Signed: 2007 4th round – California HS
MLB ETA: Late-2010 40-Man Roster: No Options: 3

After tearing the minor leagues apart for much of the first two years of his career, Lambo hit a rough patch in double-A in ’09. He hit .256/.311/.407 in 492 at-bats, while playing much of the season as a 20 year old. The corner outfielder was not completely overpowered, though, and he posted a strikeout rate of just 19.3%, and his walk rate was a modest 7.2%. He possesses more raw power than what we witnessed by his .150 ISO last season (The 39 doubles are a good indication of that). Despite swinging from the left side, he showed better results against southpaws: .785 vs .690 OPS. Once he matures as a hitter, Lambo should be an offensive threat. Defensively, he’s an average-at-best fielder who may move permanently to first base.

4. Josh Lindblom, RHP, Triple-A
DOB: June 1987 Bats: R Throws: R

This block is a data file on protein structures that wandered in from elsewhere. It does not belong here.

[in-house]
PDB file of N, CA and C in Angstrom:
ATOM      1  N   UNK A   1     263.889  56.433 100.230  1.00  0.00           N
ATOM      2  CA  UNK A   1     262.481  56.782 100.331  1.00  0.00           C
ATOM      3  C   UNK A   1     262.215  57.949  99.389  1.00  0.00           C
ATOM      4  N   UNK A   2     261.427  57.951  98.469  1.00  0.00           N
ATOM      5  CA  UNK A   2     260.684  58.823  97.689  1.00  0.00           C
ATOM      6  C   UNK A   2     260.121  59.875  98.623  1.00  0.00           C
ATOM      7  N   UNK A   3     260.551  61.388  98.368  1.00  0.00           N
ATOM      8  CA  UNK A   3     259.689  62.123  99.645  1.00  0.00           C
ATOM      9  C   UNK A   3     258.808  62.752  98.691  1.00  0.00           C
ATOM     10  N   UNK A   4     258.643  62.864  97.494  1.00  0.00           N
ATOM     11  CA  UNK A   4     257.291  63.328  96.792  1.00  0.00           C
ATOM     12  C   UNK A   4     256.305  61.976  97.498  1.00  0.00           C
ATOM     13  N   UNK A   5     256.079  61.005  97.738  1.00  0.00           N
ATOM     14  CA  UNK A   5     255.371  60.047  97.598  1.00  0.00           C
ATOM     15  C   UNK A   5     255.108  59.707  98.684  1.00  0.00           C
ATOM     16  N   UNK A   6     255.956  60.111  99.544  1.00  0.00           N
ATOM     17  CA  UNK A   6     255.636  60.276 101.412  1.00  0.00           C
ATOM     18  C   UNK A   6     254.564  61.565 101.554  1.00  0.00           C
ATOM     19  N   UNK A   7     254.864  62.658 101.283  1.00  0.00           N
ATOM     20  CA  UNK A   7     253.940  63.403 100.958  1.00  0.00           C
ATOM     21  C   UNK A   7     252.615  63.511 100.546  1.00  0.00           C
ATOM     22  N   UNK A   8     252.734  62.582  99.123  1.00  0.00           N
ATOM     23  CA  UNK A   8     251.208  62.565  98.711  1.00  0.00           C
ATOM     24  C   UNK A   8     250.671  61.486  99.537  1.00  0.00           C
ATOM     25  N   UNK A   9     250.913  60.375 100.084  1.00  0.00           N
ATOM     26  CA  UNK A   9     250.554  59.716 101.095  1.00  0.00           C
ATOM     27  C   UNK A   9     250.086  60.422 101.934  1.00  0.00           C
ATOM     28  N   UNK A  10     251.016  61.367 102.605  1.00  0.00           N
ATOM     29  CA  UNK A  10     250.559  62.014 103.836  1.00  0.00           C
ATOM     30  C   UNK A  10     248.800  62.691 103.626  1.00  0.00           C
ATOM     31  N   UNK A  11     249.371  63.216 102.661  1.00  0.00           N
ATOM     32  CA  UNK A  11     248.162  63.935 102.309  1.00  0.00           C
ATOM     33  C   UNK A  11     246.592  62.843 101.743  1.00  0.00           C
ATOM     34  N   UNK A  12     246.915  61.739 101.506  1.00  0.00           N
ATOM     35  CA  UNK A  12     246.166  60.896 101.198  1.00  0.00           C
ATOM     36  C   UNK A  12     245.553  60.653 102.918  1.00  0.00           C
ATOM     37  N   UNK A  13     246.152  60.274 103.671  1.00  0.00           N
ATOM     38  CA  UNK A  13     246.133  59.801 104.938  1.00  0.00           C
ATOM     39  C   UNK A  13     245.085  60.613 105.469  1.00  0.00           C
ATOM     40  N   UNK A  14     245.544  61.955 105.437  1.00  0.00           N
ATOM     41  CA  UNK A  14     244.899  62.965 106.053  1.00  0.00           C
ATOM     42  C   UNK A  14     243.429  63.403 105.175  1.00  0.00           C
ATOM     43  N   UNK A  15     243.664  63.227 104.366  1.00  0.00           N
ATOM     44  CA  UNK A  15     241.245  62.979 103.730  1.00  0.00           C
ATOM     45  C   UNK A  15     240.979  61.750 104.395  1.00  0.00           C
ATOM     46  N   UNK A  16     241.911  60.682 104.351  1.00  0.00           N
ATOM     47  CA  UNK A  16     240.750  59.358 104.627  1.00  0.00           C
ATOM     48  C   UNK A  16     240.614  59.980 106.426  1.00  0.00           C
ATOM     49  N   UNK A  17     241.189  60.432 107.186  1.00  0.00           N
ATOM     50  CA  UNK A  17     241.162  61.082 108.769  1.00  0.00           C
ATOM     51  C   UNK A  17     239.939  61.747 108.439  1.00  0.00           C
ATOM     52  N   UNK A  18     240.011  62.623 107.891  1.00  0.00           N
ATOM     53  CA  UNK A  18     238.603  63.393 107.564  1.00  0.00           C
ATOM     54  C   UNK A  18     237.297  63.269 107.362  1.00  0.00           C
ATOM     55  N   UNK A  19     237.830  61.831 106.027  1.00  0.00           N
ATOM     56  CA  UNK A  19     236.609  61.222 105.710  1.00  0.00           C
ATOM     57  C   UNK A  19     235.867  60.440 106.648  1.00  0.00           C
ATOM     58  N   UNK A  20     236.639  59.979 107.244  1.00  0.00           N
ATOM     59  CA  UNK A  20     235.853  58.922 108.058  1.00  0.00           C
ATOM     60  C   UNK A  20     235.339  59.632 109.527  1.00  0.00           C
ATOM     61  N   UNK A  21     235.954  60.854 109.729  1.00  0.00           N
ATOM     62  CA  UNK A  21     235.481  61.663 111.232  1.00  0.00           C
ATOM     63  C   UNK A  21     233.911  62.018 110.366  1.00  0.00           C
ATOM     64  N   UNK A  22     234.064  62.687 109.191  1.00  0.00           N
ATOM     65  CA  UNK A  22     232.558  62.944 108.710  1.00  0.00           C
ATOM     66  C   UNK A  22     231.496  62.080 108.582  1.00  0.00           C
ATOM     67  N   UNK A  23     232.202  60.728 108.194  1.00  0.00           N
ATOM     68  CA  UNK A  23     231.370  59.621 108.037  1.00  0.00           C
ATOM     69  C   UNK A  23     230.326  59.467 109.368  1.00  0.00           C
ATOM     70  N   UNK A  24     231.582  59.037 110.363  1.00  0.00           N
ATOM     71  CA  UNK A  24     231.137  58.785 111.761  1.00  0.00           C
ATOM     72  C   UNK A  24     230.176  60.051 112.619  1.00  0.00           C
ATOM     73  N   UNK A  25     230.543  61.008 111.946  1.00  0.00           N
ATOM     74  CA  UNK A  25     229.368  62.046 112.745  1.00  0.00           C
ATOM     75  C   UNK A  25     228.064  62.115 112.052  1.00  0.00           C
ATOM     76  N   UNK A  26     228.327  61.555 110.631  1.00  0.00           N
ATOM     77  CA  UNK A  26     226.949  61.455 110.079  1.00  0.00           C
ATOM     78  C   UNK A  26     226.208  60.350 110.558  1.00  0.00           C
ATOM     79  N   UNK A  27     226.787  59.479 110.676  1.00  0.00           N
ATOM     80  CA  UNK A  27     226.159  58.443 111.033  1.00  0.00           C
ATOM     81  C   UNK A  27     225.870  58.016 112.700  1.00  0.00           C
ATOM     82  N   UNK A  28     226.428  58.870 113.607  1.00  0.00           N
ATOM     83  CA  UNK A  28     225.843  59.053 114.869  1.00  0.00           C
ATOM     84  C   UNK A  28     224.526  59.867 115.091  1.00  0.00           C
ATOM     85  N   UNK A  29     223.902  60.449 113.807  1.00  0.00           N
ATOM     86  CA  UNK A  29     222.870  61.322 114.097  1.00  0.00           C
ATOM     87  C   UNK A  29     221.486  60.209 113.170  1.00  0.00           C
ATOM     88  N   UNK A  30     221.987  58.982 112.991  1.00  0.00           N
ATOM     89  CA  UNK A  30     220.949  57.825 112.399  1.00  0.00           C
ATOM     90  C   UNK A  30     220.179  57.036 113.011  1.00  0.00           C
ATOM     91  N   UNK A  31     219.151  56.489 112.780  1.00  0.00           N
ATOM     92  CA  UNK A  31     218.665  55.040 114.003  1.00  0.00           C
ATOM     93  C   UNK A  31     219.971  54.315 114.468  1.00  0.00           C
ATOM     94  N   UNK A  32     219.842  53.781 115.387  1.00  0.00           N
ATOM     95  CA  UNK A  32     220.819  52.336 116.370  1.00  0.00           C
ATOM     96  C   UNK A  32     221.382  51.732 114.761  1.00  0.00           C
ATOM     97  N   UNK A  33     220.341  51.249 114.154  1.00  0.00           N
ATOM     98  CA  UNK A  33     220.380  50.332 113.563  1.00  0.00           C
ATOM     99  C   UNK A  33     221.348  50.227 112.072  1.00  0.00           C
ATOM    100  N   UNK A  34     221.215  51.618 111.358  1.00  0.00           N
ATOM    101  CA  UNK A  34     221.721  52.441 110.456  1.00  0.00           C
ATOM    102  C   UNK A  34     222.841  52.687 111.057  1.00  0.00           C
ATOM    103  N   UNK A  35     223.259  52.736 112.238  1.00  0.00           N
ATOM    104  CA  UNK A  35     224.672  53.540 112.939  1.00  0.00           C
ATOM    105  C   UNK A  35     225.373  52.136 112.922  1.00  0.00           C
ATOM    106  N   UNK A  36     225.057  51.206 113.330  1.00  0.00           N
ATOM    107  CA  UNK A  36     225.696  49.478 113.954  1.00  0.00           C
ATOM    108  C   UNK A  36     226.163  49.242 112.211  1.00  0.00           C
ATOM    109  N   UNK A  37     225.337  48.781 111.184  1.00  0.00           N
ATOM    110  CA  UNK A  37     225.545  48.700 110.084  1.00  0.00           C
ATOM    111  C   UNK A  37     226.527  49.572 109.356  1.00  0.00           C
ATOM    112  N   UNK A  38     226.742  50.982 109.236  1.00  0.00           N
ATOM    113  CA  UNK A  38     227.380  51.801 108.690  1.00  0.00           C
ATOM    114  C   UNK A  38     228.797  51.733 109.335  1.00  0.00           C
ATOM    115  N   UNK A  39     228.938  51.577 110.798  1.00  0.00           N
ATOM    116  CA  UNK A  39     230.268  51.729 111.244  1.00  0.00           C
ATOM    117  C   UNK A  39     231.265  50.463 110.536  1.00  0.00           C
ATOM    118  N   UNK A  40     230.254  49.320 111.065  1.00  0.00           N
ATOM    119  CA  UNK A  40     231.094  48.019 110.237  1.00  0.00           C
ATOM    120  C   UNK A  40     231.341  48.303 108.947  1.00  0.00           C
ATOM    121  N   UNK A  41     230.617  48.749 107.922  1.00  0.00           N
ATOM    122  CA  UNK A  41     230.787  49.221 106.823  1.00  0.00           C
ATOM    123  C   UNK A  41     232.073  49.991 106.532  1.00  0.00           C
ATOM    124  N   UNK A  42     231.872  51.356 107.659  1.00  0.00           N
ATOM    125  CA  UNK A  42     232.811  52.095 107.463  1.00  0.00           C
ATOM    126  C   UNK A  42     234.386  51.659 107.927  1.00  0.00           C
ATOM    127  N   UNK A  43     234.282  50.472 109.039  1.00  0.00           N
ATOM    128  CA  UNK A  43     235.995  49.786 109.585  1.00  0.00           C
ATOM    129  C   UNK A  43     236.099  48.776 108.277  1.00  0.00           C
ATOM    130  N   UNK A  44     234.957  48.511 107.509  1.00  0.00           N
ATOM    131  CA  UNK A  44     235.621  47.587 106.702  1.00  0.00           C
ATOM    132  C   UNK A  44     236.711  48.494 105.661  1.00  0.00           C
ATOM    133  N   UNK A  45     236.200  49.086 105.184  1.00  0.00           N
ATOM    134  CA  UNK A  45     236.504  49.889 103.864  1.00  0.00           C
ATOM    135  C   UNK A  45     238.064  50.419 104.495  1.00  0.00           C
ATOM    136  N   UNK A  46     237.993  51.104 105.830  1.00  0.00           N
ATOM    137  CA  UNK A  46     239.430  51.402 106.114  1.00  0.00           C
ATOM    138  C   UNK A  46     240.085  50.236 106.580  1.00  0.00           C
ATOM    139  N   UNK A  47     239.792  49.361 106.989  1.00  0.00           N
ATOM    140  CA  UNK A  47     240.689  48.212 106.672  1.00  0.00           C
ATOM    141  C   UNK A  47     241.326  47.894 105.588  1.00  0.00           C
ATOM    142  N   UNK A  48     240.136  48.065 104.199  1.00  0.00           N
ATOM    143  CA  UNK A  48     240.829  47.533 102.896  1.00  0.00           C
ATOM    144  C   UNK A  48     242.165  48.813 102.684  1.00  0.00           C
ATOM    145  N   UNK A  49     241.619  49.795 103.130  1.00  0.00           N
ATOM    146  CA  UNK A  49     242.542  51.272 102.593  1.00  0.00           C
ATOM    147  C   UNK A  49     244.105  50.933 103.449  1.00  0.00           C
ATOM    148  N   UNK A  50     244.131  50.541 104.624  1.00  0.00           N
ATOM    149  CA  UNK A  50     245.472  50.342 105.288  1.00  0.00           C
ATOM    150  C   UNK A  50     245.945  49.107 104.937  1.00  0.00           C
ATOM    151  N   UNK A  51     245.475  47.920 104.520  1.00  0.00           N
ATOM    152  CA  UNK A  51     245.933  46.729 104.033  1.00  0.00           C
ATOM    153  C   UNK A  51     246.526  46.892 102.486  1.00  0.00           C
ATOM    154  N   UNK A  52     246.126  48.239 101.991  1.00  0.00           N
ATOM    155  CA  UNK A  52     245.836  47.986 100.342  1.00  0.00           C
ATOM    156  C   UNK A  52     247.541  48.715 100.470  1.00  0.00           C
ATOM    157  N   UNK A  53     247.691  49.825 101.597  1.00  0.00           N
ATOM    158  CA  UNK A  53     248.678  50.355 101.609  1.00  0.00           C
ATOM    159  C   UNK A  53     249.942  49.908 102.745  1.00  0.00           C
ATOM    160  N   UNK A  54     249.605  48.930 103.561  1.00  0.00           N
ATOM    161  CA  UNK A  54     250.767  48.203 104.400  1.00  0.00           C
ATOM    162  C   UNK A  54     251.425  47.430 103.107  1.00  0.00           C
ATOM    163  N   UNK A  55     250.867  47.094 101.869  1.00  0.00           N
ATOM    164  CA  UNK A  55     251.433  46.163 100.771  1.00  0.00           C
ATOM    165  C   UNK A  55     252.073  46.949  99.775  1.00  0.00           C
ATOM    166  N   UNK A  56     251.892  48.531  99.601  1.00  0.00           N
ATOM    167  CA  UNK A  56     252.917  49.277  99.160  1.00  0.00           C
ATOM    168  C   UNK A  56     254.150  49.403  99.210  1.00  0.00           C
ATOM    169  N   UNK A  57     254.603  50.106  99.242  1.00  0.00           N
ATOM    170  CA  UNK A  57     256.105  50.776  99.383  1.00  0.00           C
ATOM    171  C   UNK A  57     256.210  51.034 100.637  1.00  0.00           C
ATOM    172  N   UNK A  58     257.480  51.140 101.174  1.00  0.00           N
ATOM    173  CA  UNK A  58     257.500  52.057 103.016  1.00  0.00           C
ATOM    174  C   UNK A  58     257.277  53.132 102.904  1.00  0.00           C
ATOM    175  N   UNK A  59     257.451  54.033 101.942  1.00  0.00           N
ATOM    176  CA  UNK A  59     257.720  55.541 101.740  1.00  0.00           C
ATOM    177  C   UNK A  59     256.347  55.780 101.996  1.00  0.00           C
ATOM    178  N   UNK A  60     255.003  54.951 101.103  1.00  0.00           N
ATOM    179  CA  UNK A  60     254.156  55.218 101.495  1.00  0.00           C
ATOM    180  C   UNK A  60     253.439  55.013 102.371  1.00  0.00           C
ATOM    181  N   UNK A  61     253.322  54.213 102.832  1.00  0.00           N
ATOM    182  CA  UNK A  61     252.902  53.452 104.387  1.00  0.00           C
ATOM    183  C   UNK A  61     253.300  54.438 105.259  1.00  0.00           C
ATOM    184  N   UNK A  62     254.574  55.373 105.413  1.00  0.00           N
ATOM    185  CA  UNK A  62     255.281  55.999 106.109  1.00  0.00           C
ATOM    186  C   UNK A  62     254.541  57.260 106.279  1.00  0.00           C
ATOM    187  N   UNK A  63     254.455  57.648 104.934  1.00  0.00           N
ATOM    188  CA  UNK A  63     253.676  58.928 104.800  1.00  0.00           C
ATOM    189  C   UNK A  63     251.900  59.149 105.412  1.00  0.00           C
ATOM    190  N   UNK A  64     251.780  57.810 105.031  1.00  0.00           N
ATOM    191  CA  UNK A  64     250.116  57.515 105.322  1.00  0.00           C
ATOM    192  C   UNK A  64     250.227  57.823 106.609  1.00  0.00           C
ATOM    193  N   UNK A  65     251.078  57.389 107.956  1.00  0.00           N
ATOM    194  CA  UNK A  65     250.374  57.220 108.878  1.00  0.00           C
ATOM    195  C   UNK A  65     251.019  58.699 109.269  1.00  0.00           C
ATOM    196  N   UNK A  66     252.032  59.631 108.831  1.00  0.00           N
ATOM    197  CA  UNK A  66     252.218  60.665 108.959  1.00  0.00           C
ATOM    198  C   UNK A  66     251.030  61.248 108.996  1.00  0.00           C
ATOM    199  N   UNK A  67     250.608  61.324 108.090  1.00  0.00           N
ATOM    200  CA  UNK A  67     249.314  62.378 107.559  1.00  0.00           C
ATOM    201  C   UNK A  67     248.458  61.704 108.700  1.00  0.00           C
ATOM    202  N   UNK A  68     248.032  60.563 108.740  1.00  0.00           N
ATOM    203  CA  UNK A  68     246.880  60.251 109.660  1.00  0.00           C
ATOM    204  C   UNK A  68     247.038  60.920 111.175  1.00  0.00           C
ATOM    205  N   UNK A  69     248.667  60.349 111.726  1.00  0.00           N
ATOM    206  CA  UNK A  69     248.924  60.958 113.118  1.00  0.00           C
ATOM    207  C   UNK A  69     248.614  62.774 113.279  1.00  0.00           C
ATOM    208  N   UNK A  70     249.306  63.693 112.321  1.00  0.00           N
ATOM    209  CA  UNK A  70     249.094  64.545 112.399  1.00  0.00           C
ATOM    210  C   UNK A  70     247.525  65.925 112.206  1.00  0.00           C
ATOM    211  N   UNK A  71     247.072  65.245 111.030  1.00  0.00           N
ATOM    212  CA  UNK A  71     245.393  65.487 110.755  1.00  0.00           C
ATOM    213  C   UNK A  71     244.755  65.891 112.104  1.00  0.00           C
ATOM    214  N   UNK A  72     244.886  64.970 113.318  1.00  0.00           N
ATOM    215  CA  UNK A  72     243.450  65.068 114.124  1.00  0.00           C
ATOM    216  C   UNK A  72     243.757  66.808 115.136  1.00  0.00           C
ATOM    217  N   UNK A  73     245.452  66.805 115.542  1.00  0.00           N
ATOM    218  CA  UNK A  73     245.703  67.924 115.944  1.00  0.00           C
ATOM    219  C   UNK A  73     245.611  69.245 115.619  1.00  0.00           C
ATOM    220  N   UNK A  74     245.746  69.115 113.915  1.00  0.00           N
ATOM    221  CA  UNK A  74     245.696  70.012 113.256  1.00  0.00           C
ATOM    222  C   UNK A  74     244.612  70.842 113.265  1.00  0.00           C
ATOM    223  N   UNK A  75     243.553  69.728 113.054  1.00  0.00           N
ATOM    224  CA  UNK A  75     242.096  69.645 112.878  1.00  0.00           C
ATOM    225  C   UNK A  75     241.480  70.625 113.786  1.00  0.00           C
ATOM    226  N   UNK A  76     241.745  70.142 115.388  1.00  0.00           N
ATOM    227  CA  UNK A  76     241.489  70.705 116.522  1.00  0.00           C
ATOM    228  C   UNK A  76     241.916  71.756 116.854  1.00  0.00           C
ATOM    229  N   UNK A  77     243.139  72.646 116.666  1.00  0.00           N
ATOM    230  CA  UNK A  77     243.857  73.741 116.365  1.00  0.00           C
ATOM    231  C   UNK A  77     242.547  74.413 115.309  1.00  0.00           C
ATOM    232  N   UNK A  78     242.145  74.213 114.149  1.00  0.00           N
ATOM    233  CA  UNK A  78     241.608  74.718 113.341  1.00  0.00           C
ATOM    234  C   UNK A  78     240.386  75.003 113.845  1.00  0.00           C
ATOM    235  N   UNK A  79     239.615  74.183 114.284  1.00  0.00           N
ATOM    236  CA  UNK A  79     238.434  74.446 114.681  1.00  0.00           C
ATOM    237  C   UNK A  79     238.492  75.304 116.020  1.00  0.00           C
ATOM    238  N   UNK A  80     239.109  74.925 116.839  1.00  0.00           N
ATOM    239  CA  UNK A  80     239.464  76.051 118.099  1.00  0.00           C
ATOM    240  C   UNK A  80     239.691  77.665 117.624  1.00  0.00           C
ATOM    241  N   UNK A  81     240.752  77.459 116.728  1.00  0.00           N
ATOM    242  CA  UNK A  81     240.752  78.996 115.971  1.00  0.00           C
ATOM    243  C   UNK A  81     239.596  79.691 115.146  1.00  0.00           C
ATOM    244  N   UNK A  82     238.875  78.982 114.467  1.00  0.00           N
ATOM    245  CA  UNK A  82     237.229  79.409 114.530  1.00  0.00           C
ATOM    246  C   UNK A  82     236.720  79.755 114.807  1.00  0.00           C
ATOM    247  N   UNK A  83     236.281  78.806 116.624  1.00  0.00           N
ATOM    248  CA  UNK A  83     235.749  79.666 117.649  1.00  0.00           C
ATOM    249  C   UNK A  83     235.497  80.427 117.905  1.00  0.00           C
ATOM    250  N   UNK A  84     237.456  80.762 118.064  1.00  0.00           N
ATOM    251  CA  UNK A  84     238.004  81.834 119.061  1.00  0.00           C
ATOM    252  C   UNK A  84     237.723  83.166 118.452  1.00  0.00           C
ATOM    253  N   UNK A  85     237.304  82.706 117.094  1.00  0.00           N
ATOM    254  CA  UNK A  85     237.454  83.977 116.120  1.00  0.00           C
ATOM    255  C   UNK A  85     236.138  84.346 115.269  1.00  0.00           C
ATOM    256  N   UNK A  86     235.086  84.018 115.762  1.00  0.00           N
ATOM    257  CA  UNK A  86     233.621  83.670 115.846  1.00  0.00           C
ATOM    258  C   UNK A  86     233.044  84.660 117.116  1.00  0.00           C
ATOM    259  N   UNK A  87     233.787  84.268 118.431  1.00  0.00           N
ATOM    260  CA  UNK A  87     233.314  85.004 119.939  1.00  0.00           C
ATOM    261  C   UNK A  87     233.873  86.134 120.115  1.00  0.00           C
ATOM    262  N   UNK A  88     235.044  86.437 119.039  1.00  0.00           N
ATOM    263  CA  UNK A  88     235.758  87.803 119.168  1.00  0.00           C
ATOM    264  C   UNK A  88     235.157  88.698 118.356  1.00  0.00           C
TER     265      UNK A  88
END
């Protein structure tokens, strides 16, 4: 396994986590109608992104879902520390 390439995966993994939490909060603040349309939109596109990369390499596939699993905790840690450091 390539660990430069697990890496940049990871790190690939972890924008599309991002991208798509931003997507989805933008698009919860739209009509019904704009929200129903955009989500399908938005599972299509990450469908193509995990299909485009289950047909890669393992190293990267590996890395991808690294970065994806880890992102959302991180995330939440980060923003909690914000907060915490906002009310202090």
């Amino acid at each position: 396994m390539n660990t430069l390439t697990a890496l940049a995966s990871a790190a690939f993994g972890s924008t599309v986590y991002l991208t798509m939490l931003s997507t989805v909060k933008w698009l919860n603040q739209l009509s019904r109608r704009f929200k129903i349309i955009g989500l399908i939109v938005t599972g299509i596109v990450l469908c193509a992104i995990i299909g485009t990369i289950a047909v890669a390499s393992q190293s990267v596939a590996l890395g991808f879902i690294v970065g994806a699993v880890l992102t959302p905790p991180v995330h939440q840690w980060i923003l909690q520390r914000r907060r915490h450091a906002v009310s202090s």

Signed: 2008 2nd round – Purdue University
MLB ETA: Mid-2010 40-Man Roster: No Options: 3
Repertoire: 89-94 mph fastball, curveball, splitter, change-up

With good, but not great, results in the starting rotation, Lindblom was shifted to a relief role upon his promotion to triple-A in ’09. He started off the season in double-A where he allowed 55 hits in 57.1 innings of work. His strikeout rate was a respectable 7.22 K/9 and his FIP was 3.50 (4.71 ERA). In triple-A, he allowed 34 hits in 39.0 innings and his strikeout rate rose to 8.31 K/9. His walk rate was solid all year long at 2.20 in double-A and 2.77 in triple-A. The right-hander’s ground-ball rate was average. Lindblom projects to be more of a set-up man as opposed to a game-changing closer. He deserves another shot in the rotation.

5. Scott Elbert, LHP, Majors
DOB: August 1985 Bats: L Throws: L
Signed: 2004 1st round – Missouri HS
MLB ETA: Now 40-Man Roster: Yes Options: 2
Repertoire: 89-94 mph fastball, plus curveball, change-up